This street is perhaps the oldest in the city, because there are archeological finds from the Middle Ages, and its first recorded name “Vel’ka čaršija” can be found on the city plan from 1745, among only 9 registered names (this is one of two names in Serbian, 1 in Hungarian and 6 in German). There was a Turkish Han on the site of the Matica Srpska building, which together with the name may indicate a settlement before the arrival of the Habsburgs. Medieval sources from the 12th to the 15th century mention the oppidum and the settlement of Stari Petrovaradin, on the Bačka side across the road from today’s Petrovaradin fortress, probably right here on the Zlatna greda region.

On the next engravement from 1698, at the end of the earth bridge (on the site of today’s Danube Street) on Petrovaradin direction, we see the road splitting into 3 streets that formed a town: straight ahead was today’s Pasiceva, on Temerin and Budapest direction, to the left Zmaj Jovina in the Futog direction, and to the right the Zlatne grede Street, which ended in the swamp.

Novi Sad (back then Racka varos) in 1698

As we can see, Novi Sad was built at the crossroads of 3 roads that met at the Zmaj Jova’s monument in front of the bishop’s palace. From the crossroads to the west, through Zmaj Jovina (Main Street), there is a road to Futog and Kamenica, which diverge on today’s Trg Slobode, at the City Hall, to the left (Kralja Alesandra Street) and to the right (old Jevrejska and Futoška Street). From the crossroads to the south, through Dunavska Street, there was a road to Petrovaradin over the pontoon bridge and further to Belgrade, and to the north, through Pašićeva, a road to Temerin (Temerinska Street), and further to Budapest. At the end of Pasiceva street, there used to be an old Inn called “At Three Crowns”, just as the road turned to Temerin, and also the road to Kisac (Kisacka Street) used to separate here. Somewhere in the middle of Zmaj Jovina Street, to the north, another old road separates – the road to Rumenka which leads through Miletićeva Street, then Vojvode Bojovića and Kralja Petra, to Rumenačka Street.

The oldest plan of the city of Novi Sad was made in 1745, just before obtaining the status of the Free Royal City, with marked main roads to neighboring places and intersections of these roads. The road to Temerin led further to Budapest and Vienna, the one to Petrovaradin to Belgrade and Istanbul, and the one to Futog, to Bac, and further west. These three times intersected in front of today’s bishop’s court and the monument to famous Serbian children’s poet Zmaj Jova.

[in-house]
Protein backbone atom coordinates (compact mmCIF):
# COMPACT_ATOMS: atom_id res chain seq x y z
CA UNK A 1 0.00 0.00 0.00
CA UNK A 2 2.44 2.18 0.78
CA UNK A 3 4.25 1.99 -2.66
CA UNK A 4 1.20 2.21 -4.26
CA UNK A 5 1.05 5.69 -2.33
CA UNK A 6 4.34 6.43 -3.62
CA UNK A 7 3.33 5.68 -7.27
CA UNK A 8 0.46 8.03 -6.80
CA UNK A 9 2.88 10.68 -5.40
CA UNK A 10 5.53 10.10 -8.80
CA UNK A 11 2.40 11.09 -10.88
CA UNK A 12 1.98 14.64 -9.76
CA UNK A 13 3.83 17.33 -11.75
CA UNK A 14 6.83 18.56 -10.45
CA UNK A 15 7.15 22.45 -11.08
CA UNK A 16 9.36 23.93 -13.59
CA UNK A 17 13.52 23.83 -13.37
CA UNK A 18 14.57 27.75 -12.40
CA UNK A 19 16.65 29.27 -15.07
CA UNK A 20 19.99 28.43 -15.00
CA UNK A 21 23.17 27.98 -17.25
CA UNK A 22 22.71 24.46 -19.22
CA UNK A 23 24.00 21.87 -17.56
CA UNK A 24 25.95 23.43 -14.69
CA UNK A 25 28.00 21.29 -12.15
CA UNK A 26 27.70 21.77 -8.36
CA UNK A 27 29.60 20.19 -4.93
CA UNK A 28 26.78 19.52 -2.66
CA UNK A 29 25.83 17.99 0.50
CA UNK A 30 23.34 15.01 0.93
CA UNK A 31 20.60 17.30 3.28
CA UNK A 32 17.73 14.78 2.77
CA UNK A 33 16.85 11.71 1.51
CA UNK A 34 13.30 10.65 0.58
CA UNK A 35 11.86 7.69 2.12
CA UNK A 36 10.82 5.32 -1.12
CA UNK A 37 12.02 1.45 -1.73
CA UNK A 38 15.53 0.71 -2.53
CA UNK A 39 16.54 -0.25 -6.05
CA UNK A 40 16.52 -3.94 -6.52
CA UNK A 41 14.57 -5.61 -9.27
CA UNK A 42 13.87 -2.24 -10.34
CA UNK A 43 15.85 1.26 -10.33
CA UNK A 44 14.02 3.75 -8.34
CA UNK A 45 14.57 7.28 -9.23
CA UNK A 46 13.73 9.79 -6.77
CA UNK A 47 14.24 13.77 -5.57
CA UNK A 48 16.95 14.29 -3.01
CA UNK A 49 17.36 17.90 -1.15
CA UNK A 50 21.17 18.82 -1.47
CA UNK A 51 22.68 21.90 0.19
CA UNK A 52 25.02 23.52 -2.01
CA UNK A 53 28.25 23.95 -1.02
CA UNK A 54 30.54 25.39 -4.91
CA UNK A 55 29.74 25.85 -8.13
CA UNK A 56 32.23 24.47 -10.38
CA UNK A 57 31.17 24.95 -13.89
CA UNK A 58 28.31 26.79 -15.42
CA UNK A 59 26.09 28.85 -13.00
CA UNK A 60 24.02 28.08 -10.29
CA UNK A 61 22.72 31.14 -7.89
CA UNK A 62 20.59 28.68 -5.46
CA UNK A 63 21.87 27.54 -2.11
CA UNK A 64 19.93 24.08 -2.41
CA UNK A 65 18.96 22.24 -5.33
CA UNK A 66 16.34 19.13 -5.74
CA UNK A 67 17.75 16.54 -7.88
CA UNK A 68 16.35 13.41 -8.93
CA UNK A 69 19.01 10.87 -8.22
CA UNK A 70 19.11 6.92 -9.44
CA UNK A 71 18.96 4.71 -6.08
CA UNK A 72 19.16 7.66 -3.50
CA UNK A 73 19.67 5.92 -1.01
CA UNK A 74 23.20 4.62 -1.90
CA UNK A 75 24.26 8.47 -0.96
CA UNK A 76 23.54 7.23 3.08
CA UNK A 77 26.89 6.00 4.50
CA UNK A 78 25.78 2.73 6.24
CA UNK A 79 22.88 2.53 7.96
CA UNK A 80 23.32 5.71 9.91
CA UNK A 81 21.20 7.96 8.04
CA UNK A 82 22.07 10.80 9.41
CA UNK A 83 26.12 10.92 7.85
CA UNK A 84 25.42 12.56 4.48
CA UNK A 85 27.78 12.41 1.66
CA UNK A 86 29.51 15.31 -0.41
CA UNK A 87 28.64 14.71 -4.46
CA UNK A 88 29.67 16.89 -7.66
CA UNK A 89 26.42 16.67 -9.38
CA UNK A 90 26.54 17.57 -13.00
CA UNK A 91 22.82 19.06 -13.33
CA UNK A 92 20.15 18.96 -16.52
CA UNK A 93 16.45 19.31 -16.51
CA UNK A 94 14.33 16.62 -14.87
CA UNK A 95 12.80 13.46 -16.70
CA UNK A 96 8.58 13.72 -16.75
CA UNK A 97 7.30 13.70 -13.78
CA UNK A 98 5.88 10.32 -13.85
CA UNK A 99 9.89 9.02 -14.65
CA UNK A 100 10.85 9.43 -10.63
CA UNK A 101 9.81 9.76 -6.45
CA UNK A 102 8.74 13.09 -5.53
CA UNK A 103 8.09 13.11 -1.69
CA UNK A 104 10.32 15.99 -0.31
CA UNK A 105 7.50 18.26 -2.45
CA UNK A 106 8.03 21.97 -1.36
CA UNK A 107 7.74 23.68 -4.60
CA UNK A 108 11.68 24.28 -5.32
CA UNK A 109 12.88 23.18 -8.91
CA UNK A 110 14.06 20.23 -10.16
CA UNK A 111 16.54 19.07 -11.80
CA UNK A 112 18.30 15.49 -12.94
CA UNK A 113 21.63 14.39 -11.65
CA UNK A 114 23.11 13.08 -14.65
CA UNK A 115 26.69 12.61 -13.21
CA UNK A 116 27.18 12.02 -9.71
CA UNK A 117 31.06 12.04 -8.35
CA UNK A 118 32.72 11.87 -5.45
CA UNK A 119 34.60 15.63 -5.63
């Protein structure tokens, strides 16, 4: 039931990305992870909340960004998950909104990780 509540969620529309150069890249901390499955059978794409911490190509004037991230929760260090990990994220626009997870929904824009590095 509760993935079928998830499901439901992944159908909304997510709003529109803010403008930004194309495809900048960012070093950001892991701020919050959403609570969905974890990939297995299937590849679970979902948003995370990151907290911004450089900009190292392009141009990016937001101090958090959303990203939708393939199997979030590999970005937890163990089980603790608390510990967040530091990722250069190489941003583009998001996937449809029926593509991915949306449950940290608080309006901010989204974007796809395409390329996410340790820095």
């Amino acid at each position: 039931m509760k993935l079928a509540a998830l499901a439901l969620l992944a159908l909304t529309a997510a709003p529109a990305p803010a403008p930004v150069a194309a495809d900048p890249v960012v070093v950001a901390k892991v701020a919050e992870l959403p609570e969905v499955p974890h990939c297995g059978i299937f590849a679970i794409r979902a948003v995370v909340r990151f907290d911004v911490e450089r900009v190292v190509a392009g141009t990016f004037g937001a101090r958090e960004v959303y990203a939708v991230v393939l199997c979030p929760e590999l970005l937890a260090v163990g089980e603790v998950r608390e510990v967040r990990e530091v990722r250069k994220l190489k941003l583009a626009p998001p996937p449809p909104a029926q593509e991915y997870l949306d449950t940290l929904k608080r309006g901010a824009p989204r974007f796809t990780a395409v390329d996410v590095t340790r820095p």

At the very beginning of this street, there is the Serbian Orthodox Cathedral, next to the intersection of three main roads. As early as 1698, a Serbian military garrison was stationed in Racka Varoš, and the Srbian Orthodox Bishop of Backa was ordered to move the seat of the diocese from Szeged, where it was during the Turkish rule, to today’s Novi Sad. In the Middle Ages, cities were mostly built at crossroads and near episcopal seats, and with this decision of the Habsburg Court, Novi Sad fulfilled both of these traditional conditions for the development of the city.

In 1703, a Serbian primary school was built next to the church, then in 1731, the Latin school of Bishop Visarion was built in its place. In 1781 it became the Serbian Orthodox primary school.

At the corner of Pasiceva and Zlatne grede Street, is the Platoneum building, the endowment of Serbian Orthodox Bishop Plato. This building now houses the Vojvodina Academy of Sciences, and diagonally across the street is the house of the Novi Sad philanthropist Marija Trandafil, known as “at the icon”.

At the end of Pasiceva Street, on the site of the former Turkish Han, which was completely destroyed in the bombing of the city in 1849 during the Buna, is the Matica Srpska building. It is the endowment of the benefactress Maria Trandafil to the city, as the “Maria Trandafil Institute for Serbian Orthodox Orphans in Novi Sad”.

Pasiceva Street before World War I, probably in 1912. In the distance we see a tram passing through Pašićeva, and on the left we see the Marija Trandafil’s house, called “at the icon”,

This is one of the streets used by trams from September 30, 1911 until the same day in 1958, when it was abolished. Line One, known as the white line from Futoška Kapija to Temerinska Street, passed through the Pasiceva Street. This line went from the spa and hospital along Futoška Street, Jevrejska, Zmaj Jovina next to Vladičin dvor and then along Pašićeva Street and Temerinska to the canal, where the line ended

Pašićeva Street in 1905

This street from 1745-1918 changed several names: Velika čaršija, Ćurčijska ulica (Kurshnengasse, Szucs utca), Gabona utca, then from 1918-1941: Nikola Pašić Street, from 1941-1944: Jokai Mor Street, from 1944-2000: Nikola Pašić Street then Svetozara Markovića Street, and since the 1990s again Pašićeva Street.

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